The massive April 8 rally in Peshawar, on the call of the PTM (Pakhtun Tahafuz Movement) was unprecedented. This is because participation was genuine and the role of corporate capital, minimal in its organisation. Corporate media’s virtual blackout of the rally, however, was a disgrace to ‘free speech’. The collusion of media barons with the repressive rulership of this country has now been laid bare for all to see. This upsurge has cut across the prevalent political façade that has blocked the voice of the oppressed. The leadership of the Islamist, nationalist, secular and liberal mainstream parties opposed the rally and tried to stop people from attending. This attempted sabotage failed miserably. This rally was much larger than any of the rallies mainstream parties broadcast live on television channels throughout the day.

The participation of women at the Peshawar rally was spectacular. This revealed the progressive aspect of a people considered the most socially conservative in this country. Women have suffered most in the conflicts which have been devastating the region for decades. The imperialist drones, rise of the Taliban and obscurantism had made women’s daily lives completely suffocating. Displacement from their homes during the military operations has taken a heavy toll on the plight of women and children in particular.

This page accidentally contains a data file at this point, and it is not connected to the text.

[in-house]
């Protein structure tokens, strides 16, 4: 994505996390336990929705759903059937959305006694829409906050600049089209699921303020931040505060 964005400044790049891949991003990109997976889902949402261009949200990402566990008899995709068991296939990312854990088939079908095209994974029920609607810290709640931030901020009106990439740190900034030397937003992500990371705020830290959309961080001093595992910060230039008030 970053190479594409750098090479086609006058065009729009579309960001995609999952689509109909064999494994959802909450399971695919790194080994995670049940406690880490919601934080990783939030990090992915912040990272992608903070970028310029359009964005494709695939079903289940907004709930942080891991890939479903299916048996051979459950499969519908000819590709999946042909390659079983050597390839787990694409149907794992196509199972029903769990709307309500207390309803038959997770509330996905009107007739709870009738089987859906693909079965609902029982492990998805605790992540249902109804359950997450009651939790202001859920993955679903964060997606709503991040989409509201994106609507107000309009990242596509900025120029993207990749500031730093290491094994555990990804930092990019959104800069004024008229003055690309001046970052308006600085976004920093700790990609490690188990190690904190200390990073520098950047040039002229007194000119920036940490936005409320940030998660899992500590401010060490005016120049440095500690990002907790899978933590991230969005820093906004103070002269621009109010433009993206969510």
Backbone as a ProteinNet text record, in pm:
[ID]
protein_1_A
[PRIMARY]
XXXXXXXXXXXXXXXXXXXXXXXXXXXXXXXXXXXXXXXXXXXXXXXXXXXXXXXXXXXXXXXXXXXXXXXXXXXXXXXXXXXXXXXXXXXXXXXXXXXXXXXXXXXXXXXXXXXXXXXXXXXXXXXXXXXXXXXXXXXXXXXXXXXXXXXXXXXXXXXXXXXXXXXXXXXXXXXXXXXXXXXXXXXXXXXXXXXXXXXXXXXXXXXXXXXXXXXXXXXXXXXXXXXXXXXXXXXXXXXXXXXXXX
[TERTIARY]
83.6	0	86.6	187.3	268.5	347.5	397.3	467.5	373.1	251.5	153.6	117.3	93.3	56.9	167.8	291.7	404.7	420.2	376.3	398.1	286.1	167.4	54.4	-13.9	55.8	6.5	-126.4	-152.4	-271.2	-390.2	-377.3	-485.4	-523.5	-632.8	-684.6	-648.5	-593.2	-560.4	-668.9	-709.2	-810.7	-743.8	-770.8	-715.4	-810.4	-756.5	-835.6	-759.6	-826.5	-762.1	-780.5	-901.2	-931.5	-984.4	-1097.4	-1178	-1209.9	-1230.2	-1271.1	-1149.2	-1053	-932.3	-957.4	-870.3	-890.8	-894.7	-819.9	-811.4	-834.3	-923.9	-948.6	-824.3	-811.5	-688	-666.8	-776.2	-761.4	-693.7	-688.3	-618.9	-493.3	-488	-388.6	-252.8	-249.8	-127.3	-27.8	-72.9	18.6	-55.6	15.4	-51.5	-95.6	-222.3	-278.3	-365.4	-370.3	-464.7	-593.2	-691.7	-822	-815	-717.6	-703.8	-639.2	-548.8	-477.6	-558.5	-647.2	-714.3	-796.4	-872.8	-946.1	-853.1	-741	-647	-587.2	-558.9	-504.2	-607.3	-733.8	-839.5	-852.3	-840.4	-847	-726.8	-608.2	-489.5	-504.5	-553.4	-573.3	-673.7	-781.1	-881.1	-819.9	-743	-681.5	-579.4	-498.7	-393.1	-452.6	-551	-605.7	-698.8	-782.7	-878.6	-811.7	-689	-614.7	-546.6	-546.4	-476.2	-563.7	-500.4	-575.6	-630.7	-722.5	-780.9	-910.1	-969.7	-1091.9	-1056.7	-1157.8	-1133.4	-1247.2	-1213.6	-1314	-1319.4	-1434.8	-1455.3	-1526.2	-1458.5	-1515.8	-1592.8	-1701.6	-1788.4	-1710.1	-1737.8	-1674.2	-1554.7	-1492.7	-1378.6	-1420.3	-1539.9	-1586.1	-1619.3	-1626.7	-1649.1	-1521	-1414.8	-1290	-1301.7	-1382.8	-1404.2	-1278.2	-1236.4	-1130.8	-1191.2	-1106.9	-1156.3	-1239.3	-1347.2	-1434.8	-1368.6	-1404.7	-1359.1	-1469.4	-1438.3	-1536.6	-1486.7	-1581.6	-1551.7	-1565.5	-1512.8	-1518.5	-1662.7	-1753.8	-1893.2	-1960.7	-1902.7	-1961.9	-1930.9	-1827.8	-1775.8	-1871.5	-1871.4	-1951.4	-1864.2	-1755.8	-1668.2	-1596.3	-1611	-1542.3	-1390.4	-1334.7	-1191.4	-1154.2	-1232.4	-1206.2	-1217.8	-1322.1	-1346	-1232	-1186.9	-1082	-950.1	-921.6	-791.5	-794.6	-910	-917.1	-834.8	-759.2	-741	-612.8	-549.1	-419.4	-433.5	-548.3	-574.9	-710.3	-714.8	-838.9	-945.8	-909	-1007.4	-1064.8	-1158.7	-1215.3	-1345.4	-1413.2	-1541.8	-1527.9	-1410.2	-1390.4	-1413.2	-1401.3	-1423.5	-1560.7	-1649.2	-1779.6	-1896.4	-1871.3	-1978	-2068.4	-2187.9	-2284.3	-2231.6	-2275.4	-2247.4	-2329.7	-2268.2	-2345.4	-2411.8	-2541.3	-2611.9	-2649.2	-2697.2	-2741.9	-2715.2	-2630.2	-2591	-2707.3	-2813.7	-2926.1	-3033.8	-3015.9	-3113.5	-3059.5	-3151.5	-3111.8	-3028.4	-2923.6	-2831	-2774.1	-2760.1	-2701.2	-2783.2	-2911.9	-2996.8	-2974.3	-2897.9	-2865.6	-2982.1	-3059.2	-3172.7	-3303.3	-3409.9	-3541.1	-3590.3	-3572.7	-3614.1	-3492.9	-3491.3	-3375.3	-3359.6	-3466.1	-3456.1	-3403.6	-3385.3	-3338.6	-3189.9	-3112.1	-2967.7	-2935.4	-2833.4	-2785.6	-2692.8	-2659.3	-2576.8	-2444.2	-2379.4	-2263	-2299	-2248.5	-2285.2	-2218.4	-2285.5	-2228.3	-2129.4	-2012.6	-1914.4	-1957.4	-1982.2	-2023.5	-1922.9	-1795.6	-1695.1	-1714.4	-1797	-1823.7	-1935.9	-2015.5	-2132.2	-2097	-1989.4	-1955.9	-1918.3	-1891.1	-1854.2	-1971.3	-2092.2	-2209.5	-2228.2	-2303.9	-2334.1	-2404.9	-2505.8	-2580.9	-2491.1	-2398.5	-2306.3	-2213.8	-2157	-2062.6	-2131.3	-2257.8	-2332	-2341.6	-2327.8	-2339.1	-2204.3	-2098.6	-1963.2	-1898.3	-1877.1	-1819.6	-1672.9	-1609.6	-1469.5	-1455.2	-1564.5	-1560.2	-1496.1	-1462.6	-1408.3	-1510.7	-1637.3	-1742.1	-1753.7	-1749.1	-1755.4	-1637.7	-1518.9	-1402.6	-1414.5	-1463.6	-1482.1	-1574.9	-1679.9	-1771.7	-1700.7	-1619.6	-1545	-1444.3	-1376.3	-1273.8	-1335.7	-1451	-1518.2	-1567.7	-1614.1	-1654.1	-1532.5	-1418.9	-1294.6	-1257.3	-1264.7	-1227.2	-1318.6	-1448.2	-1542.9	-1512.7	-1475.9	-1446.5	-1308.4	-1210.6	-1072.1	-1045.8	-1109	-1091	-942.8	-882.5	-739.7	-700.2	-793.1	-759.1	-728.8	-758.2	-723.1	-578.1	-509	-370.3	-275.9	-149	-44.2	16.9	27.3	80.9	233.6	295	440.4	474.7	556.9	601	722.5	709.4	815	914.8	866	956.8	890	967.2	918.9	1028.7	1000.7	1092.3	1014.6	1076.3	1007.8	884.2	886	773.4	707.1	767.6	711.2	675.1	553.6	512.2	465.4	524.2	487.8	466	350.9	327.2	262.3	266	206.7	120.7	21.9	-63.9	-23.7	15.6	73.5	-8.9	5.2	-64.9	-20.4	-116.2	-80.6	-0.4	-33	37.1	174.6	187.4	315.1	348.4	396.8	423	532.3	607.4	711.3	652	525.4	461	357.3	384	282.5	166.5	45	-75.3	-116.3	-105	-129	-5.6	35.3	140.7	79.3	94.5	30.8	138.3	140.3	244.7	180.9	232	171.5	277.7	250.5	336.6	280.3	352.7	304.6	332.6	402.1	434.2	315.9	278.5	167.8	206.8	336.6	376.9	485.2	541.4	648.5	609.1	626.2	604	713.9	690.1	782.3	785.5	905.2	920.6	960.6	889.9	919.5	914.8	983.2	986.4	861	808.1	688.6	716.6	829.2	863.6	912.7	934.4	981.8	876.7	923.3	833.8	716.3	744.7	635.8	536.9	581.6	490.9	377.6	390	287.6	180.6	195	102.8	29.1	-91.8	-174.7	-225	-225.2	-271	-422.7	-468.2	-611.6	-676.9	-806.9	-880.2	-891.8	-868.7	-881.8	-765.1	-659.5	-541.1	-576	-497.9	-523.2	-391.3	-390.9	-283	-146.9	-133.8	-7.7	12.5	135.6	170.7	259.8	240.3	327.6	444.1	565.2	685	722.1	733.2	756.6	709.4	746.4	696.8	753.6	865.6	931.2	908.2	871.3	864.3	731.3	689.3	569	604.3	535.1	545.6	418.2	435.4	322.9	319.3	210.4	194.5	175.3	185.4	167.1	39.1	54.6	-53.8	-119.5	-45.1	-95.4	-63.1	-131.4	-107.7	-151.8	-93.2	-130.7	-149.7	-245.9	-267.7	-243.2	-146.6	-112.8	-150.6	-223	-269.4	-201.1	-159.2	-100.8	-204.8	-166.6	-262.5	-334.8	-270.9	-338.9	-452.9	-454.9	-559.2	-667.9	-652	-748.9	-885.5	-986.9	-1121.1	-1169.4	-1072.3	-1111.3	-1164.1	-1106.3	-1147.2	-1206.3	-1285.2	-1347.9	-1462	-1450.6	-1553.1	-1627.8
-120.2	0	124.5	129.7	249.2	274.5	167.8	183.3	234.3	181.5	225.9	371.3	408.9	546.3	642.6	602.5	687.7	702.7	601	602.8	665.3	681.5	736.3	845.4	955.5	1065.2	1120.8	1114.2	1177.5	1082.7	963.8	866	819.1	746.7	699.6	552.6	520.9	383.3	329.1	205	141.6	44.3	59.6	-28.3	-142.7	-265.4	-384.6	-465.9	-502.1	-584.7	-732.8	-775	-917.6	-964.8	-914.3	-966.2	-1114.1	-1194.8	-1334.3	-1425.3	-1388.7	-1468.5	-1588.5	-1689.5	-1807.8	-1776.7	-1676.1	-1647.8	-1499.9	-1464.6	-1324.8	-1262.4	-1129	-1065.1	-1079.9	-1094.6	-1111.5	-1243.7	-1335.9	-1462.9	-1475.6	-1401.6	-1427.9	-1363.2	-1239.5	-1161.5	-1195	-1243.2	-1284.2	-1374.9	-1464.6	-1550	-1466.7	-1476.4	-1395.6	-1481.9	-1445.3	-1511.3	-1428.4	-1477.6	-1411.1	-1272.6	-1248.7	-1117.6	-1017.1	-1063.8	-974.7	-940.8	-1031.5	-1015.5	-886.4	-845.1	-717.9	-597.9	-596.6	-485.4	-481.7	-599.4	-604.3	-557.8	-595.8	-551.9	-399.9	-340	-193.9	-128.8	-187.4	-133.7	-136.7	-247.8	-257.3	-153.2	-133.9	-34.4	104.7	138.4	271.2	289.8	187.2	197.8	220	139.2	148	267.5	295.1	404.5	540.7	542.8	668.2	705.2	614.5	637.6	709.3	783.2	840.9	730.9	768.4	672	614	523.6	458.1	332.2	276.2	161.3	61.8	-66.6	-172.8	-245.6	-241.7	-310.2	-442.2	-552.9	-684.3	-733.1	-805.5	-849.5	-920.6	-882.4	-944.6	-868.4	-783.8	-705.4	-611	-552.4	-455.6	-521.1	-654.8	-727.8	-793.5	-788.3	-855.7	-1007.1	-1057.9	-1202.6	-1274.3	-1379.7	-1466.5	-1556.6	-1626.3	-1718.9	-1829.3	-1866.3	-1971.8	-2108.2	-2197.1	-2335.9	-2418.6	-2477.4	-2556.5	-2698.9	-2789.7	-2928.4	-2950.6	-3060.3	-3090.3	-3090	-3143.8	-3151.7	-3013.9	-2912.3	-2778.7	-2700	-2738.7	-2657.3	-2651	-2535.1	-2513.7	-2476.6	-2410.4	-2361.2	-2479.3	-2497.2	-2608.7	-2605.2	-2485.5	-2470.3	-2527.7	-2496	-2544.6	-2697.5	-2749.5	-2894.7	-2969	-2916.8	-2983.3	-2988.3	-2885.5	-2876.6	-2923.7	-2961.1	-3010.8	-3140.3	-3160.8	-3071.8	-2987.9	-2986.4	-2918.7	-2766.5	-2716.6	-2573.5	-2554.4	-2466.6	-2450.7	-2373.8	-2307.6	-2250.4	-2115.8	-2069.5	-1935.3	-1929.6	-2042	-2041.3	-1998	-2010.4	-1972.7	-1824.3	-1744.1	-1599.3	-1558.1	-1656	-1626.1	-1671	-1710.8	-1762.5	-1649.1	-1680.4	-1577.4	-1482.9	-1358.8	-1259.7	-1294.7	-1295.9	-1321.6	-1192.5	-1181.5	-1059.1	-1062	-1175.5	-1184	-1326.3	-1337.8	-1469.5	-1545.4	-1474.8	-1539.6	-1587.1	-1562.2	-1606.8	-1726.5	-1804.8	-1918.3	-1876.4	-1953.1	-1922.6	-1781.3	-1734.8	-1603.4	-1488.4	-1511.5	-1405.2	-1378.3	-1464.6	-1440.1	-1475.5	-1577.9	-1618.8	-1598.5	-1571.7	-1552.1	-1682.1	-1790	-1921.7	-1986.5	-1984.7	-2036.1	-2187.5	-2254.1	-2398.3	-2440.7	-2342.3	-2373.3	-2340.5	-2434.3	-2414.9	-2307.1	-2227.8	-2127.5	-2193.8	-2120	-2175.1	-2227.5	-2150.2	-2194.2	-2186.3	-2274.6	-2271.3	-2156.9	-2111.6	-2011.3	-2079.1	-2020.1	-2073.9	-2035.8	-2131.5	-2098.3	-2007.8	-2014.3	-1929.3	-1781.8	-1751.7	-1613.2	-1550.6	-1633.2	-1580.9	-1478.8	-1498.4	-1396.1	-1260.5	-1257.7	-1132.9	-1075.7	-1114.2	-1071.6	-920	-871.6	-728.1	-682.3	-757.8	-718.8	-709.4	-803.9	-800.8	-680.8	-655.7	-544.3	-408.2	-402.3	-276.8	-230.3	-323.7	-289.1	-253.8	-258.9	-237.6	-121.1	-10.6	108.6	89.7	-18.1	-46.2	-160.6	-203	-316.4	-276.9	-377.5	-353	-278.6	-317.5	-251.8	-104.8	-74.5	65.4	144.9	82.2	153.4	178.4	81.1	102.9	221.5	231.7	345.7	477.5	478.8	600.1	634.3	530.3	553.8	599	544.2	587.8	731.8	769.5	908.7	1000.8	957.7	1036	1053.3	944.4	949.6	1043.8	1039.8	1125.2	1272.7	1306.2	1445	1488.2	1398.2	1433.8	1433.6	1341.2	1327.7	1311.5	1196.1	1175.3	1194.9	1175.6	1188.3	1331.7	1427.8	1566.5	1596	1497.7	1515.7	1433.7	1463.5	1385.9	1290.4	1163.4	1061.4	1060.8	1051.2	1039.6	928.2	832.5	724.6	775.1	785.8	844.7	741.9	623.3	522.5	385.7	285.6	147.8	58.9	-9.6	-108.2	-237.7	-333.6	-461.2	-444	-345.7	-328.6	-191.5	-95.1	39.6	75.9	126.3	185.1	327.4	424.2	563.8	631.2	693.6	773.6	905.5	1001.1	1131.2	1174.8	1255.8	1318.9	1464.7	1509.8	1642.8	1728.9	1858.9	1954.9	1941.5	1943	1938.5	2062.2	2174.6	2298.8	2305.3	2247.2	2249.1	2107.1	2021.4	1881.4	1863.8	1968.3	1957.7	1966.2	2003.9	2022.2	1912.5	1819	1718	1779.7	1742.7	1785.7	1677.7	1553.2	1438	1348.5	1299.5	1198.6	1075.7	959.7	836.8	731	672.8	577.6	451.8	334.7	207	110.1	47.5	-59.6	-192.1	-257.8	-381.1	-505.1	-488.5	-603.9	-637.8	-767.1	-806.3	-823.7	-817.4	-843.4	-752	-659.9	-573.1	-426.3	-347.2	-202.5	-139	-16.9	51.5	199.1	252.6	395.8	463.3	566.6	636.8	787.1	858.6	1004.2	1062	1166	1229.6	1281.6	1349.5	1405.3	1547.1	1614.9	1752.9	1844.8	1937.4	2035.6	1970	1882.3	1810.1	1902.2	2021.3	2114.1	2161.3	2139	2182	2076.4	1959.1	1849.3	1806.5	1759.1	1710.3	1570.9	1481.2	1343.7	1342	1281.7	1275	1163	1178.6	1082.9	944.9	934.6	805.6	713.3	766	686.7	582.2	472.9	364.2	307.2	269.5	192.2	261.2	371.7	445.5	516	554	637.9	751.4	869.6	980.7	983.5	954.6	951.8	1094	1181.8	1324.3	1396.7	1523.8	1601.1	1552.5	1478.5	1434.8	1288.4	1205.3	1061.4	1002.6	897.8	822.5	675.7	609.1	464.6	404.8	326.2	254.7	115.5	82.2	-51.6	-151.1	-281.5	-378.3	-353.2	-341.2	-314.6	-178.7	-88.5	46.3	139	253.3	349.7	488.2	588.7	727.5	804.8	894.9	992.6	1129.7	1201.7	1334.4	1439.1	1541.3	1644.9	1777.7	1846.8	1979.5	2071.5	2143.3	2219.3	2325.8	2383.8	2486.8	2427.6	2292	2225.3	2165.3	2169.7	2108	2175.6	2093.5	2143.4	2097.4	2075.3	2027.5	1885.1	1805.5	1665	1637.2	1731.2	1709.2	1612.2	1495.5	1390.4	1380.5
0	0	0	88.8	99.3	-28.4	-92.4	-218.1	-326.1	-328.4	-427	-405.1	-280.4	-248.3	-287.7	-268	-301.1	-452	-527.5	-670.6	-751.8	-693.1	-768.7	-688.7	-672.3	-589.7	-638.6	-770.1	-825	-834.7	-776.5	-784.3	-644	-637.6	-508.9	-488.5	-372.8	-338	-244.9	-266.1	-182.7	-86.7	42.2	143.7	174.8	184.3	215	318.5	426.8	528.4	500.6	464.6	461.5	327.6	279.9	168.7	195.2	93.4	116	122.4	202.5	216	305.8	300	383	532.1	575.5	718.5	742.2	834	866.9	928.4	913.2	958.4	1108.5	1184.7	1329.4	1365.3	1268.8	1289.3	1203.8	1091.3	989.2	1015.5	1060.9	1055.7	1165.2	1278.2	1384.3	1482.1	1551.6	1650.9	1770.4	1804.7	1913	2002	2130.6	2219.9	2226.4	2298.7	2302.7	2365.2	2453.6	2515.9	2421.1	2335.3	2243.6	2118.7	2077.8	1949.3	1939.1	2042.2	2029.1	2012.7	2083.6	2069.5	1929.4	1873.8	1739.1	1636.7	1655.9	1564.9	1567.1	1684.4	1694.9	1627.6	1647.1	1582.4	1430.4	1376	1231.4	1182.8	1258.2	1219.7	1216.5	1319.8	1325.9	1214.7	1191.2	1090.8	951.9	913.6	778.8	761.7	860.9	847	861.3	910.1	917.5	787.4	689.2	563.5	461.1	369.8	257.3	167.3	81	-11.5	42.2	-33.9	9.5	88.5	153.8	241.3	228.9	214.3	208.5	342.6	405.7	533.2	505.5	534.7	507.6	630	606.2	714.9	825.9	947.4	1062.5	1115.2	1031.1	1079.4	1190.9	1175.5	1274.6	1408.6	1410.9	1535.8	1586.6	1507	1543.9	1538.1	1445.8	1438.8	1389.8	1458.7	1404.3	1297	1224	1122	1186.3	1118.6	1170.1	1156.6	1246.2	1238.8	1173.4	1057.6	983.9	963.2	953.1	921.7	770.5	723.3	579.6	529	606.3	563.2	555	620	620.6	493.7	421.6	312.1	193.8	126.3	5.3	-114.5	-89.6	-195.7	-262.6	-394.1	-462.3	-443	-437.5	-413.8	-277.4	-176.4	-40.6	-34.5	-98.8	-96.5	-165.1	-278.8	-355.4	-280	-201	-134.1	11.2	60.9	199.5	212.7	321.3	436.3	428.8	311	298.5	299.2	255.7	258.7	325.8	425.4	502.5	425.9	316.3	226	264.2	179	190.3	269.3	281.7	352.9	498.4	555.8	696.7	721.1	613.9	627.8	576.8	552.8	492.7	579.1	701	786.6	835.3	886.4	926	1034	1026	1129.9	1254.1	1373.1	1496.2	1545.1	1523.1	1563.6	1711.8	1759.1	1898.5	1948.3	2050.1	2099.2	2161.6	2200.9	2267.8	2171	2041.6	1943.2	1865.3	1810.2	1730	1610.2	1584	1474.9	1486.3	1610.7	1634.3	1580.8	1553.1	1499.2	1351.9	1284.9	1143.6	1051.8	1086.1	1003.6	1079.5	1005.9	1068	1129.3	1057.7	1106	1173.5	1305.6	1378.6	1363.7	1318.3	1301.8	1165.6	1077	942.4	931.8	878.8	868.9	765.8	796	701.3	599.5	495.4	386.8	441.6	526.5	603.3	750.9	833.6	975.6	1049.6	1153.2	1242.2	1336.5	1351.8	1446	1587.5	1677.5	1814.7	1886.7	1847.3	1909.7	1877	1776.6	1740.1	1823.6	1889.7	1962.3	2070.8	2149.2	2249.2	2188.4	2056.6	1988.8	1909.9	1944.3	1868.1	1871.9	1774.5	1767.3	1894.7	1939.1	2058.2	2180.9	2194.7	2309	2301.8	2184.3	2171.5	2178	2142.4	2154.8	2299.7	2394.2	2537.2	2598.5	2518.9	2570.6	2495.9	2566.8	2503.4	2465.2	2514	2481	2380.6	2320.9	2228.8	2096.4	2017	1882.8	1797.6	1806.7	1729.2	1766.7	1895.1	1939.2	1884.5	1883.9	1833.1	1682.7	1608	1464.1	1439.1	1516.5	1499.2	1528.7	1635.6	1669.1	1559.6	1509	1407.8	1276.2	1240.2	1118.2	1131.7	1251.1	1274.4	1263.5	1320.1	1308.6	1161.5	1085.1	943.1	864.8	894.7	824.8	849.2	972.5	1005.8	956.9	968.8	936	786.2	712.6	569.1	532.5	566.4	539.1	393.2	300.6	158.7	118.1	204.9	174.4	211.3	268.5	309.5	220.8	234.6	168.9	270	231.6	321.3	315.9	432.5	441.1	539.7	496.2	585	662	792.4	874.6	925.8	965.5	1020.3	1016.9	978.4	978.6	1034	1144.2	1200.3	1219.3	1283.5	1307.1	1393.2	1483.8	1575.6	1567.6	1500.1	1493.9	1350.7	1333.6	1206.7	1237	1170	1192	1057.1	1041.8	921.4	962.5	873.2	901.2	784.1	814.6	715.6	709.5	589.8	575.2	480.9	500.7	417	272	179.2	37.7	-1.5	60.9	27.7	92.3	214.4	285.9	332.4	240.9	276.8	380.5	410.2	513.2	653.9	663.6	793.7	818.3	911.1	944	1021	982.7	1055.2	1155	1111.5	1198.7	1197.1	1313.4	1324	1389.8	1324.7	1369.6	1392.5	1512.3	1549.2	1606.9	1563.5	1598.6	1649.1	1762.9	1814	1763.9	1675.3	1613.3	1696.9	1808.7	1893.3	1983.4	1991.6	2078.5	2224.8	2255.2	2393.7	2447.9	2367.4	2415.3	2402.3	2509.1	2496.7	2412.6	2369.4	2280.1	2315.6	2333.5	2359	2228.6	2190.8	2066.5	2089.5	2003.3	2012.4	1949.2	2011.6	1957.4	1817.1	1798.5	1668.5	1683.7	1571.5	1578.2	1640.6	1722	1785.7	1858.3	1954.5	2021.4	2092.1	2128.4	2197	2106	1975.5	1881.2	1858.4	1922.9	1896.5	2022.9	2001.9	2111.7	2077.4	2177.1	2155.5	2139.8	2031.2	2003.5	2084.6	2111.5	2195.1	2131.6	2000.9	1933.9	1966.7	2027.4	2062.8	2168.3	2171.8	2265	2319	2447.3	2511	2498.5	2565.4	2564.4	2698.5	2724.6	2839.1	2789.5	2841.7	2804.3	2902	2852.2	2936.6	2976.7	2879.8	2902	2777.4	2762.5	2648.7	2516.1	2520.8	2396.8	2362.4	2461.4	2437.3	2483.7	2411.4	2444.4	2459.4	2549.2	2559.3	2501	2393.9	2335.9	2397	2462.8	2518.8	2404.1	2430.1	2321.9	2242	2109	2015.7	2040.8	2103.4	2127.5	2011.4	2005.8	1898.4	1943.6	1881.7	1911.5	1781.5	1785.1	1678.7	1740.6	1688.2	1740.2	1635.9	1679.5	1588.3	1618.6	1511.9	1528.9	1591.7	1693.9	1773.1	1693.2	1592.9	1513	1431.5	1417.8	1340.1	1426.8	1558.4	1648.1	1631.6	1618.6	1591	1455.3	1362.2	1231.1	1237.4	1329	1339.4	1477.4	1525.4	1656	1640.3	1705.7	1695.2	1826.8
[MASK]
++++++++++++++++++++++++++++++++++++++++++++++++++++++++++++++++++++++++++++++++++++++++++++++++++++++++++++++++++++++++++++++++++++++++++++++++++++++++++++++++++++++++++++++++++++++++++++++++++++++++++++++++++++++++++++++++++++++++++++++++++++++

After the government failed to fulfil the assurances it had given to end the PTM’s protest in Islamabad, a vigorous resurgence arose. These are ordinary young Pakhtuns, mainly from the Federally Administered Tribal Areas (FATA). It is actually a social explosion of a simmering revulsion against a political and socioeconomic subjugation that has lasted for generations. By challenging the established order, these youth have inspired millions.

Certain incidents can trigger a robust upheaval in society, breaking malaise and smashing all obstacles. The murder of Naqeebullah Mehsud in a staged police encounter in Karachi proved to be such a cataclysmic event. It has been decades since this mayhem began with the US imperialists, Saudi Monarchy and Ziaul Haq’s fomented dollar Jihad against the Afghan revolution of 1978. This disastrous policy led to George W. Bush’s War on Terror against these sponsored Islamist jihadists that who subsequently morphed into Frankenstein’s monsters.